had a lot of emails lately about keeping chicken waterers from
freezing, so I thought I’d share some heated waterer information to
help us all prepare for the cold months ahead. First of all, if
you haven’t already, you should read my tips for winter
care of your
Avian Aqua Miser — simply taking the
waterer in at night when you
collect the day’s eggs then putting it back out with the morning feed
is often feasible if you have a small flock.
But bucket waterers are
too bulky for daily carrying. Is there a
better solution? Our homemade chicken
ingenious, so I wasn’t surprised to find several tips in my inbox:
- Build your own heated bucket waterer
— This old blog post gives instructions for using a light bulb to
turn your bucket waterer into a heated waterer.
- Keep the coop above freezing
— If you have several
chickens in a relatively small coop, you may need no more than a light
bulb burning at night to keep the air temperature above freezing.
The light will have the bonus effect of increasing egg production
during the winter months.
- Add a stock tank deicer to your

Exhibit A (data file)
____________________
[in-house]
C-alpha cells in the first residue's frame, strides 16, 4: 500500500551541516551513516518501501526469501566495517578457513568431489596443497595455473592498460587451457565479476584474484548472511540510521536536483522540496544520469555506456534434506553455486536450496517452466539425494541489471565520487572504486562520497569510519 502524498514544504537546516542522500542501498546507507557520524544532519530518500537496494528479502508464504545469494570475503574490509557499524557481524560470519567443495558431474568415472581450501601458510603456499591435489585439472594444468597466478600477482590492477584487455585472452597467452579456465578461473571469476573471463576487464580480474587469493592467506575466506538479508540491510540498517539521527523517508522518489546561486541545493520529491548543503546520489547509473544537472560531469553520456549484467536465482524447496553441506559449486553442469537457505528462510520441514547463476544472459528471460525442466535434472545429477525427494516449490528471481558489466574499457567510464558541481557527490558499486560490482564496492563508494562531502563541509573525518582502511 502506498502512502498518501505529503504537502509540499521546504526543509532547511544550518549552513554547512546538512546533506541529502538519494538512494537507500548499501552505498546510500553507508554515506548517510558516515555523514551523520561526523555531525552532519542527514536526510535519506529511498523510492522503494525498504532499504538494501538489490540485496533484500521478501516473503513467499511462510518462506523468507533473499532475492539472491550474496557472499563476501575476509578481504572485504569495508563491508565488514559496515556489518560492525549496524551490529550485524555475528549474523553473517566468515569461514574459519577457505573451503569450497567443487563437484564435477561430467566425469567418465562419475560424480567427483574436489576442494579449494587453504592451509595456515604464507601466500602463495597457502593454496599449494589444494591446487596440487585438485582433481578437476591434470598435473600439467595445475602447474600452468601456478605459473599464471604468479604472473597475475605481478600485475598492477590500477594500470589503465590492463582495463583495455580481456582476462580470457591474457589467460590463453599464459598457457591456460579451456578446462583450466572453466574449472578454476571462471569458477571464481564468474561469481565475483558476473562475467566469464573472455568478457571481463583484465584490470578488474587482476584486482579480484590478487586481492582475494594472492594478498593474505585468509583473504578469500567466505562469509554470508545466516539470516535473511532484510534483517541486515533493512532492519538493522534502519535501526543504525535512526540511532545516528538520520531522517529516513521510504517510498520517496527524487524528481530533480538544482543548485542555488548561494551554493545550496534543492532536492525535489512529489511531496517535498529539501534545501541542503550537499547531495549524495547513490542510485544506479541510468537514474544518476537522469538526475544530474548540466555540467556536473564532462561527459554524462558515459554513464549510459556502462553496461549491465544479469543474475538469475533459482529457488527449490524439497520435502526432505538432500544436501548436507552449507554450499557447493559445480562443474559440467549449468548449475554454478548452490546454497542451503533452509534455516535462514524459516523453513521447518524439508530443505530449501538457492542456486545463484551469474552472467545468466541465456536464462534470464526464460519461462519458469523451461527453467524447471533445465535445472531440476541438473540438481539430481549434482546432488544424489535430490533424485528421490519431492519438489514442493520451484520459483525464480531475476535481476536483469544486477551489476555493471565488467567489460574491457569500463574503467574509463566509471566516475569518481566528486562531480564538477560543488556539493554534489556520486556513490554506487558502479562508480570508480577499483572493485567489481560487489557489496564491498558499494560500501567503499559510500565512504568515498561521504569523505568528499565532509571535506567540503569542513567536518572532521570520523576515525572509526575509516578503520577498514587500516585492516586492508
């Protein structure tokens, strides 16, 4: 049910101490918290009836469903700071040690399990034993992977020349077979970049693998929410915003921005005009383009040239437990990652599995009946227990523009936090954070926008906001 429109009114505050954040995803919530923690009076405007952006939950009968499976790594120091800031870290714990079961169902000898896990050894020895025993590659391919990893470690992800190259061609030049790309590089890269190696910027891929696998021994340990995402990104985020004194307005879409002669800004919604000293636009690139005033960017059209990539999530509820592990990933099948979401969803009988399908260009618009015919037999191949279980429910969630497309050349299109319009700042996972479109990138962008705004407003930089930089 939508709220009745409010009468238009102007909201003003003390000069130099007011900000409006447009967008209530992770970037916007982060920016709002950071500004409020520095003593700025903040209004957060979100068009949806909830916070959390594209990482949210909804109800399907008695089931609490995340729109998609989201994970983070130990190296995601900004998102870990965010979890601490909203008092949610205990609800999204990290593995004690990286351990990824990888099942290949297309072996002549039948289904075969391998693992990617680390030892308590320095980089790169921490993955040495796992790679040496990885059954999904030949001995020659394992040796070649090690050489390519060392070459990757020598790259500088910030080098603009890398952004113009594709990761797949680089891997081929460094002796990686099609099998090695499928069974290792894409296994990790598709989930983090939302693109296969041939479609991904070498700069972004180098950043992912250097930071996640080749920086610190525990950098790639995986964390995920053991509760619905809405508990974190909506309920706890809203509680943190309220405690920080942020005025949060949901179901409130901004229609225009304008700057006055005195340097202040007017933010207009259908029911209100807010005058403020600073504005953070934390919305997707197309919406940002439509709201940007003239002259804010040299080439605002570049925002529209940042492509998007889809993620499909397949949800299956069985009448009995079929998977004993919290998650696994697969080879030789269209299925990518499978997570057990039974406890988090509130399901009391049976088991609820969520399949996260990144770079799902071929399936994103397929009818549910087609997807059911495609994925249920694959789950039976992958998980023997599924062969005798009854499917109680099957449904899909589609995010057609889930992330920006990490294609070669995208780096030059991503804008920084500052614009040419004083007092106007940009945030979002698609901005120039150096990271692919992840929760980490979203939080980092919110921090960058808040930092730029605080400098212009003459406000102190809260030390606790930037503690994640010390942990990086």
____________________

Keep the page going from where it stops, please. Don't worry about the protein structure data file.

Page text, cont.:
bucket waterer — Barbara emailed to give me some facts on her
experience with using a Model H-49 Submergible Bucket De-Icer from Farm
Innovators. She says, “I paid $49.69 for it. A bit pricey
but well worth it! The only issue I have had was the metal coil
around the power cord rusting in the water. It is to prevent
animals chewing the power cord. Not a problem with the guinea
fowl so I just removed it.”
The photo in this post,
by the way, came with Barbara’s email about her deicer. She noted:
Miser. I’ve included a picture of 2 week old [guinea fowl] keets
and chicks drinking from them. It keeps the water so much cleaner
and so easy to make the waterer. We started them using it when
they were 2 days old with no problems at all. Next time will try
it out from birth!
|We recommend our 3 pack
DIY kit for making a
heated waterer for up to 50 chickens. The CD that comes with each
kit includes complete instructions to help you build our favorite
heated options without any trial and error.
The heated waterer
we use in our own coop requires two buckets, a
three foot length of pipe heating cable ($23), and the contents of
our kit. With a layer of chicken-friendly
waterer is good down into the teens.